Today is day three of the Fall Break following Intersession Week. A week that was wonderfully rewarding, but pretty much always requires time off afterwards to recover. I thought I would write a follow up blog entry indicating how it went. From my perspective, it was great watching the kids come and go – excited about an adventure they were about to embark on, swapping stories with friends from a different session about what they did or what a speaker said. Because we didn’t have options that were out of town this time (a first), we didn’t experience the same level of joyous reunion on Friday that we have seen in the past. On the other hand, because they were around to share lunch and chat before and afterschool, it seemed like they had a better sense of what learning their peers were experiencing.
At our next staff meeting the teachers will have the opportunity to share their experiences and we will collectively work to make next semester’s even better. In addition to the teacher’s perspective, we rely on student surveys to ascertain how successful the week has been. Student surveys, like standardized tests, provide some good data, but do not give the complete picture. However, I do believe we too rarely ask students to reflect on their learning, both for their own benefit as well as ours.
Here are some of the questions we asked them along with the results (on a Likert scale of 1-4, 1 being agree and 4 being disagree).
“There were opportunities to learn new things during this Intersession.”
- 1-57 responses
- 2 – 7 responses
- 3 – 0 responses
- 4- 0 responses
“I learned a lot during this Intersession.”
- 1-53 responses
- 2-9 responses
- 3 – 1 response
- 4- 1 response
“I enjoyed this Intersession very much.”
- 1-53 responses
- 2-9 responses
- 3-1 response
- 4-1 response
We also ask students to write about the most important thing(s) they learned. Here is a sample of what they said:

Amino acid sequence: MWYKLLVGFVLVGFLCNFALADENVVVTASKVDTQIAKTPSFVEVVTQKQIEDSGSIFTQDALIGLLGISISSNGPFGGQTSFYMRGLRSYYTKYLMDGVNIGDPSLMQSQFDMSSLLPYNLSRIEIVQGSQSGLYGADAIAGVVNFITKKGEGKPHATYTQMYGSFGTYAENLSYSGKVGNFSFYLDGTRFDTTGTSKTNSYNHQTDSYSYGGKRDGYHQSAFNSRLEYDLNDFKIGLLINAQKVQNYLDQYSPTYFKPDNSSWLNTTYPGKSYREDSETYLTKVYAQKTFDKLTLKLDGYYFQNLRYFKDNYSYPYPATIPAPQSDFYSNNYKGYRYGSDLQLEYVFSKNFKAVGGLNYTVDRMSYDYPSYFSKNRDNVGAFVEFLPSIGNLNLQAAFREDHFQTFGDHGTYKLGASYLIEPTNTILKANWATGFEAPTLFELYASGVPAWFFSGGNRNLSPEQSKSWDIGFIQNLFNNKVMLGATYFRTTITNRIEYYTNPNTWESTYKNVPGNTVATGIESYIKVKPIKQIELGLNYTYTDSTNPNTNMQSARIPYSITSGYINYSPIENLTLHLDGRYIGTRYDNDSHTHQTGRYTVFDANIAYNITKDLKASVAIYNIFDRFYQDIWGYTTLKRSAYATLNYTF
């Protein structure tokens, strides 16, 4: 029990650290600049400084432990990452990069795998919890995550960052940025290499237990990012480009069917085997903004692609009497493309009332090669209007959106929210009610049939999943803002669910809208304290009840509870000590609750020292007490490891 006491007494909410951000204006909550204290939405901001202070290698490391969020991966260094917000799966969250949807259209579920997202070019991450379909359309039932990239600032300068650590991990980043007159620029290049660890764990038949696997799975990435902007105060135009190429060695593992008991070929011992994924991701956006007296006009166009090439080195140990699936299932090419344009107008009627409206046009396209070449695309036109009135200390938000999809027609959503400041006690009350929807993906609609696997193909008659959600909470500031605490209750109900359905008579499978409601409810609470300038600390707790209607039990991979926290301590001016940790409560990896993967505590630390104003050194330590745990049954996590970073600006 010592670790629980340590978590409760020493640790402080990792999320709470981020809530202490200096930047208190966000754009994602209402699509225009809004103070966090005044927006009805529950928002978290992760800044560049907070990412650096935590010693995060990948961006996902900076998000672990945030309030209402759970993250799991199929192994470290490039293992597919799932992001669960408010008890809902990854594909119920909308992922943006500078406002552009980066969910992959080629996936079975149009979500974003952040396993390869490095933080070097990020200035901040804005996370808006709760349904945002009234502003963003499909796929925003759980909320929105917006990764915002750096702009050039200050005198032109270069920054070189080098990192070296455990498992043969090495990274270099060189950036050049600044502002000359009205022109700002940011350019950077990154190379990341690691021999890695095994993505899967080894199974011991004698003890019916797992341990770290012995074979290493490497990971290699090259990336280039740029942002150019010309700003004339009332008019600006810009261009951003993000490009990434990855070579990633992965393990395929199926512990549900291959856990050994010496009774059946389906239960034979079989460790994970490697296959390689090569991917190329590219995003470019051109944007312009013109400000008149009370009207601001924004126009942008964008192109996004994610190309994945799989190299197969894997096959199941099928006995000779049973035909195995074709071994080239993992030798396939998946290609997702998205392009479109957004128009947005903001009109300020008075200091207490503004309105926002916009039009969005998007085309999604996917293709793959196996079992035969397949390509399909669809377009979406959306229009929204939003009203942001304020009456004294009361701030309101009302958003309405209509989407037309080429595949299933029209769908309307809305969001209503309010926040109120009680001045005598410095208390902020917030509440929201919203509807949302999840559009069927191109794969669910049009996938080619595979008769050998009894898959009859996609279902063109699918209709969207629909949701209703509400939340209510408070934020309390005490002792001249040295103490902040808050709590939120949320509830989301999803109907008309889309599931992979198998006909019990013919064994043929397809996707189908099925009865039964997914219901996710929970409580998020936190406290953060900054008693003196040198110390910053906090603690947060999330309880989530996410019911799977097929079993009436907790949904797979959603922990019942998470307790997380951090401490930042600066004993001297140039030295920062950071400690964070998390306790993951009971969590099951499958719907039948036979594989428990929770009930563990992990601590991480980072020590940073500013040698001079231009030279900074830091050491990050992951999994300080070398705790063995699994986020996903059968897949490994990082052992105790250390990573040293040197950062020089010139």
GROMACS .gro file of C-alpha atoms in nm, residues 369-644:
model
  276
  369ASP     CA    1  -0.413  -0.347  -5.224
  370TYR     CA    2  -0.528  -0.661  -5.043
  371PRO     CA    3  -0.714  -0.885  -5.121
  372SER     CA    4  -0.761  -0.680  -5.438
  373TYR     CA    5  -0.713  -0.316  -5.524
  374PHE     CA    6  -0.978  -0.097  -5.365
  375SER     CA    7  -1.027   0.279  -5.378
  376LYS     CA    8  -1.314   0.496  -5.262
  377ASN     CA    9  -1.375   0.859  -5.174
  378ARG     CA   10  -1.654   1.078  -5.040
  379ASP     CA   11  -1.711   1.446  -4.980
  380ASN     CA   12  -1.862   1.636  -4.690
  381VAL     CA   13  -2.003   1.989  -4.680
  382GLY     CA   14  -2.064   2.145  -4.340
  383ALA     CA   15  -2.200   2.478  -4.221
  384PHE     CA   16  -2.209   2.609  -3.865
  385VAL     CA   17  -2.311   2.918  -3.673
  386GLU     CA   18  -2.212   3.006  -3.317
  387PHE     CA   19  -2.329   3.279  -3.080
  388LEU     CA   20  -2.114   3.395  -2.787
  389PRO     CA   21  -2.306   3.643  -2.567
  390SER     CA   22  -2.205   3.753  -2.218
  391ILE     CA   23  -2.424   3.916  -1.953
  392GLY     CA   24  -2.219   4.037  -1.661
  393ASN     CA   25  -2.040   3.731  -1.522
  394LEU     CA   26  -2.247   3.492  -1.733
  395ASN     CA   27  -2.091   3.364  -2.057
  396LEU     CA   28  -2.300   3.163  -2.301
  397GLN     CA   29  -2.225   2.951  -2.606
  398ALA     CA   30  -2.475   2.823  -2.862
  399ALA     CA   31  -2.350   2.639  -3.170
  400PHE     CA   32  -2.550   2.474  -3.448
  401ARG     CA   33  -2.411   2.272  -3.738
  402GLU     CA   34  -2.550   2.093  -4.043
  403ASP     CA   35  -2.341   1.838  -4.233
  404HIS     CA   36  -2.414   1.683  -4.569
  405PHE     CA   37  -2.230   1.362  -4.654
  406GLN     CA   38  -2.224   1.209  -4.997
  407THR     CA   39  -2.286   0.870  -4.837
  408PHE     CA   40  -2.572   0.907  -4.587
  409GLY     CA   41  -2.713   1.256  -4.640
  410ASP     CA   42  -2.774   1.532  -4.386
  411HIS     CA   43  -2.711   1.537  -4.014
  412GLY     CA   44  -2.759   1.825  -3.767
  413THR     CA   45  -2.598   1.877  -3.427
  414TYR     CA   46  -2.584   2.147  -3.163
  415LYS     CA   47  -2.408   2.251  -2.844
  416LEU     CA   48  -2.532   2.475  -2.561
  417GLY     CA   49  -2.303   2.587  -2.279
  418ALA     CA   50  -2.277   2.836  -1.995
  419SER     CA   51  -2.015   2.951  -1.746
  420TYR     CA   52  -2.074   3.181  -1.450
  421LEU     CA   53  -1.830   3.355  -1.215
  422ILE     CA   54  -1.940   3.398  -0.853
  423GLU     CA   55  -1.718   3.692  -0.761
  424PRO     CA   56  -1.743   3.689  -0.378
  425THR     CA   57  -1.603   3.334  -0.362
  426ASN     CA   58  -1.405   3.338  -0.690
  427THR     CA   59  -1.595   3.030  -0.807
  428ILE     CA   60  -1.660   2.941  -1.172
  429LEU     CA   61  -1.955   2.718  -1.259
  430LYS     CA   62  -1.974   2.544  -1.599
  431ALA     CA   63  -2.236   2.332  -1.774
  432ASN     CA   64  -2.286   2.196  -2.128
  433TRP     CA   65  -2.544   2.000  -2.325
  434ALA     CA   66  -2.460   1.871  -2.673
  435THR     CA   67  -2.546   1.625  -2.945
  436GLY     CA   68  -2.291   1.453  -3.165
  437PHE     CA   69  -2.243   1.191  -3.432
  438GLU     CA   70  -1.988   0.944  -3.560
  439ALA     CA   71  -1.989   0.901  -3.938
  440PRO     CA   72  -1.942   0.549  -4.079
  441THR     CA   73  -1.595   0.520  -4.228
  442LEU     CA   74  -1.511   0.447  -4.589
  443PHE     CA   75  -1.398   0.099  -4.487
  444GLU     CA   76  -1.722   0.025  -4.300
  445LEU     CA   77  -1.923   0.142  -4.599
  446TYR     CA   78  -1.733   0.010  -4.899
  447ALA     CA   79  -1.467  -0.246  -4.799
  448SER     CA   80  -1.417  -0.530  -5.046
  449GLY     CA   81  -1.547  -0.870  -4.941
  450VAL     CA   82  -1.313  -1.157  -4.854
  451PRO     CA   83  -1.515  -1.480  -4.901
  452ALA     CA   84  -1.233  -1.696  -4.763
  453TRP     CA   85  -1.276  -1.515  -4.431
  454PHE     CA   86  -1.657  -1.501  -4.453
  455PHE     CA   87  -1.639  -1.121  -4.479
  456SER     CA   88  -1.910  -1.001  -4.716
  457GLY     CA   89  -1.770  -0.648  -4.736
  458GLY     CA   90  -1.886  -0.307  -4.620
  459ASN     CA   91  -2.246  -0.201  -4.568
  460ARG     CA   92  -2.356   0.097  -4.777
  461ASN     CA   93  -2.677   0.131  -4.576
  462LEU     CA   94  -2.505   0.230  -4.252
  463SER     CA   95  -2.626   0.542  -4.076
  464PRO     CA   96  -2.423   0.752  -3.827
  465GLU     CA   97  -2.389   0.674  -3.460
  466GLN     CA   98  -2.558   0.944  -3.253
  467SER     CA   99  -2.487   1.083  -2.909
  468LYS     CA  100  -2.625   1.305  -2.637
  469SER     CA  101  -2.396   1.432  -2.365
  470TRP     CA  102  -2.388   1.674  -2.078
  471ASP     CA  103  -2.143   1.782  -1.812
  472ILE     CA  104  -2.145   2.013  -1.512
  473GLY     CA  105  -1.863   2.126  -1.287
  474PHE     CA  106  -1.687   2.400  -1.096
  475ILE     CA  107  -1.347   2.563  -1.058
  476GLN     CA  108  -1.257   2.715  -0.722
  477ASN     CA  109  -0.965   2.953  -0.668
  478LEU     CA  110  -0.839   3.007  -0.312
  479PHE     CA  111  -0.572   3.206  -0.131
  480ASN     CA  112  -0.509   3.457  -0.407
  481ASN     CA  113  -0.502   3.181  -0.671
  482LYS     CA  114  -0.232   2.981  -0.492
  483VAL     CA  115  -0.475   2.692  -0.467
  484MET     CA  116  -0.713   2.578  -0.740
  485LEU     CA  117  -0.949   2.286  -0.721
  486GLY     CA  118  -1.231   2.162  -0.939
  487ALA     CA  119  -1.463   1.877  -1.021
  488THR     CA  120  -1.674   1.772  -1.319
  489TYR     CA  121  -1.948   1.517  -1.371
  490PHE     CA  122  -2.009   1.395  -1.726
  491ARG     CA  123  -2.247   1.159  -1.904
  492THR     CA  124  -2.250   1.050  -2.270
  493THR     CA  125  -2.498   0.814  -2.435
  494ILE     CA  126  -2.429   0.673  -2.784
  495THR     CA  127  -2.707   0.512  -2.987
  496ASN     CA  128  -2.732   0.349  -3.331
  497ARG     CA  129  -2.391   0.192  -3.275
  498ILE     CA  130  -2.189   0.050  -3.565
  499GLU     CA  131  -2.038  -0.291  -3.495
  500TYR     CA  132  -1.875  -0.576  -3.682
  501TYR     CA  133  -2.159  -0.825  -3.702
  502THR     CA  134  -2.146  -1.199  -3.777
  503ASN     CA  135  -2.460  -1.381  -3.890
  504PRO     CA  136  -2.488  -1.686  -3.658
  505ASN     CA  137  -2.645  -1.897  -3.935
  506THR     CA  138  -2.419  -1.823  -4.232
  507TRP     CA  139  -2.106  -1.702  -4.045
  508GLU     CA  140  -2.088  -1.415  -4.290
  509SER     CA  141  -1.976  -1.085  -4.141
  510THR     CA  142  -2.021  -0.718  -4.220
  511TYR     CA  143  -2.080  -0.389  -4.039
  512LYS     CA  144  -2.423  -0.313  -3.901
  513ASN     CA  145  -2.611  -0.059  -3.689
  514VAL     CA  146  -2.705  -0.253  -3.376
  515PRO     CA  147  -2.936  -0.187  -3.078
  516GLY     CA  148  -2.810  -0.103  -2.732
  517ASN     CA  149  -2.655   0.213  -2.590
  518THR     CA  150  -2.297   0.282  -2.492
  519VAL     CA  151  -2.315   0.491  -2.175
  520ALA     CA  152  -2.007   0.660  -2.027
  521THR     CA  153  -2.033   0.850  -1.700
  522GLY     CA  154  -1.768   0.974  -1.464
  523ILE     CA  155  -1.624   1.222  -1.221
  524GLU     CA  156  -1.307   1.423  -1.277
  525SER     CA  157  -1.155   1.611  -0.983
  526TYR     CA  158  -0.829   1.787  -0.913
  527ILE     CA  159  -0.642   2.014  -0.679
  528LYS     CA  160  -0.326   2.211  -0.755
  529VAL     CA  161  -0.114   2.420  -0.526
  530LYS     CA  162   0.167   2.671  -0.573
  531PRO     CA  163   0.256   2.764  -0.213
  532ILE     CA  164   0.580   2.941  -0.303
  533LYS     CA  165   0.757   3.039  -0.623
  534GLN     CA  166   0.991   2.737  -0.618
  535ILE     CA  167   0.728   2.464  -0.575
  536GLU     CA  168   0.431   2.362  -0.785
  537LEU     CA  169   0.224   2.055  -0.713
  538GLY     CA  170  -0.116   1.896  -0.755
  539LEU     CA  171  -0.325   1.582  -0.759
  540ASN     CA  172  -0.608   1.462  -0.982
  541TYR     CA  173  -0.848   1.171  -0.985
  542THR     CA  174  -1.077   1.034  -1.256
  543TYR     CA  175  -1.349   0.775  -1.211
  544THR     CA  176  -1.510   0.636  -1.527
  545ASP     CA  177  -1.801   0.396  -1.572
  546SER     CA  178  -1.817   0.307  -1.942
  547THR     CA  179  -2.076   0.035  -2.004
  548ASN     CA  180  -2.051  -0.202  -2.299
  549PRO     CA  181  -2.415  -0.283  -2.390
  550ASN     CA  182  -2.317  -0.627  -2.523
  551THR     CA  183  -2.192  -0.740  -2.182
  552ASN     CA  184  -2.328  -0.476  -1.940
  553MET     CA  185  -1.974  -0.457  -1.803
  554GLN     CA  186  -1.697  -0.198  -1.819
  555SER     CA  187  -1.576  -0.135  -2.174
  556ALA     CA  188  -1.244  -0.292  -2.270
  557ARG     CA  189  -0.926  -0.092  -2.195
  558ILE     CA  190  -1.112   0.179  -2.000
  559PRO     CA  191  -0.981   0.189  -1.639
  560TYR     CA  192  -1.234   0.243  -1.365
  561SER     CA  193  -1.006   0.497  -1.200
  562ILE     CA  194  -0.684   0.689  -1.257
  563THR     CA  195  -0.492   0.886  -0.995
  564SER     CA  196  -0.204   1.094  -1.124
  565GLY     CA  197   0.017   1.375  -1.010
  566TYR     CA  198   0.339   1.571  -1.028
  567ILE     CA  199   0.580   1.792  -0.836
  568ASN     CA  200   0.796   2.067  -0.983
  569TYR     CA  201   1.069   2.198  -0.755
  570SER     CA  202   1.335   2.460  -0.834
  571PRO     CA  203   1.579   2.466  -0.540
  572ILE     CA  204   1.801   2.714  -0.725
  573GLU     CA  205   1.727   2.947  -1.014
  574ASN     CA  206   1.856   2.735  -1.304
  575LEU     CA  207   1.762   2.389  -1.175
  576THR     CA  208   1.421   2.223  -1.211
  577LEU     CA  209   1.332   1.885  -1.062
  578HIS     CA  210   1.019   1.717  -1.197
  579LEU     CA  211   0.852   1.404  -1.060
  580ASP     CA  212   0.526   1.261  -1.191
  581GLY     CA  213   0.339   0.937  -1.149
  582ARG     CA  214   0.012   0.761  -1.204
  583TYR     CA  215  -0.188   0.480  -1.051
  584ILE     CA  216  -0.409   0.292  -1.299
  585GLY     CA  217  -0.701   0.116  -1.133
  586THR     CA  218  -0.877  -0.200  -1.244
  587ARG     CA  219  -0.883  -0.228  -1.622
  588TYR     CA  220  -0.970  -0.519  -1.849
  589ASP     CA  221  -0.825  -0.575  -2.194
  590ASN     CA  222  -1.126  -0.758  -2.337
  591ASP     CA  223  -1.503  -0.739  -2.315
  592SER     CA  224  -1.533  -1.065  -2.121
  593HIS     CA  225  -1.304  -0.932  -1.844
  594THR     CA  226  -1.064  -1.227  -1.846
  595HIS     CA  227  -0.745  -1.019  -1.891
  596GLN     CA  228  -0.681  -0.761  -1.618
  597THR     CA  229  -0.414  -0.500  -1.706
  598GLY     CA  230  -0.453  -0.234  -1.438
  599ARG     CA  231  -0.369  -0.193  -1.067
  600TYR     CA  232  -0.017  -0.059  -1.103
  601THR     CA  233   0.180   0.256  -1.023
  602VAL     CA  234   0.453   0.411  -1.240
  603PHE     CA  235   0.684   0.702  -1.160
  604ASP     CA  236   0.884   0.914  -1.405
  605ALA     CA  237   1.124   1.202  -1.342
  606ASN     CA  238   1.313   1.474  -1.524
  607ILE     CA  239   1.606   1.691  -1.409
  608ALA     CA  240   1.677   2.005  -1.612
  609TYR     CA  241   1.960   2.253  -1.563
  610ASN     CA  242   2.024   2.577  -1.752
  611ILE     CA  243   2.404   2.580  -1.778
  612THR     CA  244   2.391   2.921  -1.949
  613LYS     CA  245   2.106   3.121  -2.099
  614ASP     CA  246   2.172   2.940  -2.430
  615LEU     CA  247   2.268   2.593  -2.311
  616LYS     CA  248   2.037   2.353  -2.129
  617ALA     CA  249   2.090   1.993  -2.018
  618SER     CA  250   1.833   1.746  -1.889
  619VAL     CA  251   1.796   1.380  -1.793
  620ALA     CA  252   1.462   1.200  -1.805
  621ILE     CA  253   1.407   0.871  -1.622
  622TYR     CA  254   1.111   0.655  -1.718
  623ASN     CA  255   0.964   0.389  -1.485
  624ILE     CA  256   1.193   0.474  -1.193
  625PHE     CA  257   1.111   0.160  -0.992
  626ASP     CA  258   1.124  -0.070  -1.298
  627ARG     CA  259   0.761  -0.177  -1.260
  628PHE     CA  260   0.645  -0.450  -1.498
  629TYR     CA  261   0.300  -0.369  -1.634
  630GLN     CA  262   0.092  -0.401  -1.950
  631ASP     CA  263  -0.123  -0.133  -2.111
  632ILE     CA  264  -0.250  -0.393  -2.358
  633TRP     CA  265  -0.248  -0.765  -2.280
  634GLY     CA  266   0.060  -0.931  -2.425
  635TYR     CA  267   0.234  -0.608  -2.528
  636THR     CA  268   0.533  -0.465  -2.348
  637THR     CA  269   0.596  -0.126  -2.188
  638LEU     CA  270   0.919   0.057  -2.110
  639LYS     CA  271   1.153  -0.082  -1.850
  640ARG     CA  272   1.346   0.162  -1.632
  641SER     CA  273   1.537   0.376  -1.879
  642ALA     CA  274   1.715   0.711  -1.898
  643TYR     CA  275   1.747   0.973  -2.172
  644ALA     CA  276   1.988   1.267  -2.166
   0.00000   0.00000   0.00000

- How to work with others and be patient.
- How just writing a story doesn’t make you a writer. Reading, learning, watching everything not just writing. And just because what you wrote sucks doesn’t mean you suck as a writer.
- How to spend money wisely and to make sure that you have enough fabric.
- The most important thing I have learned is how to develop a plot well.
- How to work in a group of people I don’t really like.
- I learned lots of stuff about bike safety and how to maintain a bike and I learned to ration my water on a long hike.
- I learned that hiking is really hard for me. I also learned that being a zoo keeper is really hard and very dangerous and that zoos actually help the population and that white rhinos were almost extinct and that black rhinos are extinct and that people believe that rhino horns are magical and it can heal you. I also learned it is really hard keeping dogs under control and how hard it is to adopt dogs out. I also learned that long hair dogs are really hard to take care of.
- The most important thing I learned was that by building things, we are pushing animals into areas they aren’t used to. Places like the Desert Museum are trying to educate people on what we are doing, by having “ambassadors.” We need to help animals keep their homes.
- I think the most important thing I learned was we have the good life. There are so many other people that are in poverty and we are very lucky.
- How to keep going to achieve your goals and to not give up. We also learned about refugees. We learned mostly about grit and perseverance for long term goals.
We don’t have a process currently for systematically culling parent opinions. When we were on a trimester schedule we had student presentations of their Intersession on Friday and received a lot of parent feedback — overwhelmingly positive — at that time. (We now have students present the following week on consecutive Kivas – our morning whole school assembly time). However, occasionally a parent will take the time to send us an appreciative email. This is one was sent to her daughter’s teacher and copied to me. It came in over the weekend and made my day.
“I just wanted to say thanks for all the hard work you did for the kids this intersession. It was our first, and what a great experience. [My child] is a kid who has traditionally been more interested in the social goings on at school and never really engaged in the actual school work. In 6 years of elementary school, I never heard a word that indicated any engagement with the course work. PFFS has changed that, and your intersession blew the top off. The child never stopped talking from the time I picked her up until she went to sleep, and she wasn’t talking about who said what to who. She was talking about what you all had done, seen, and learned. HOORAY! So grateful.”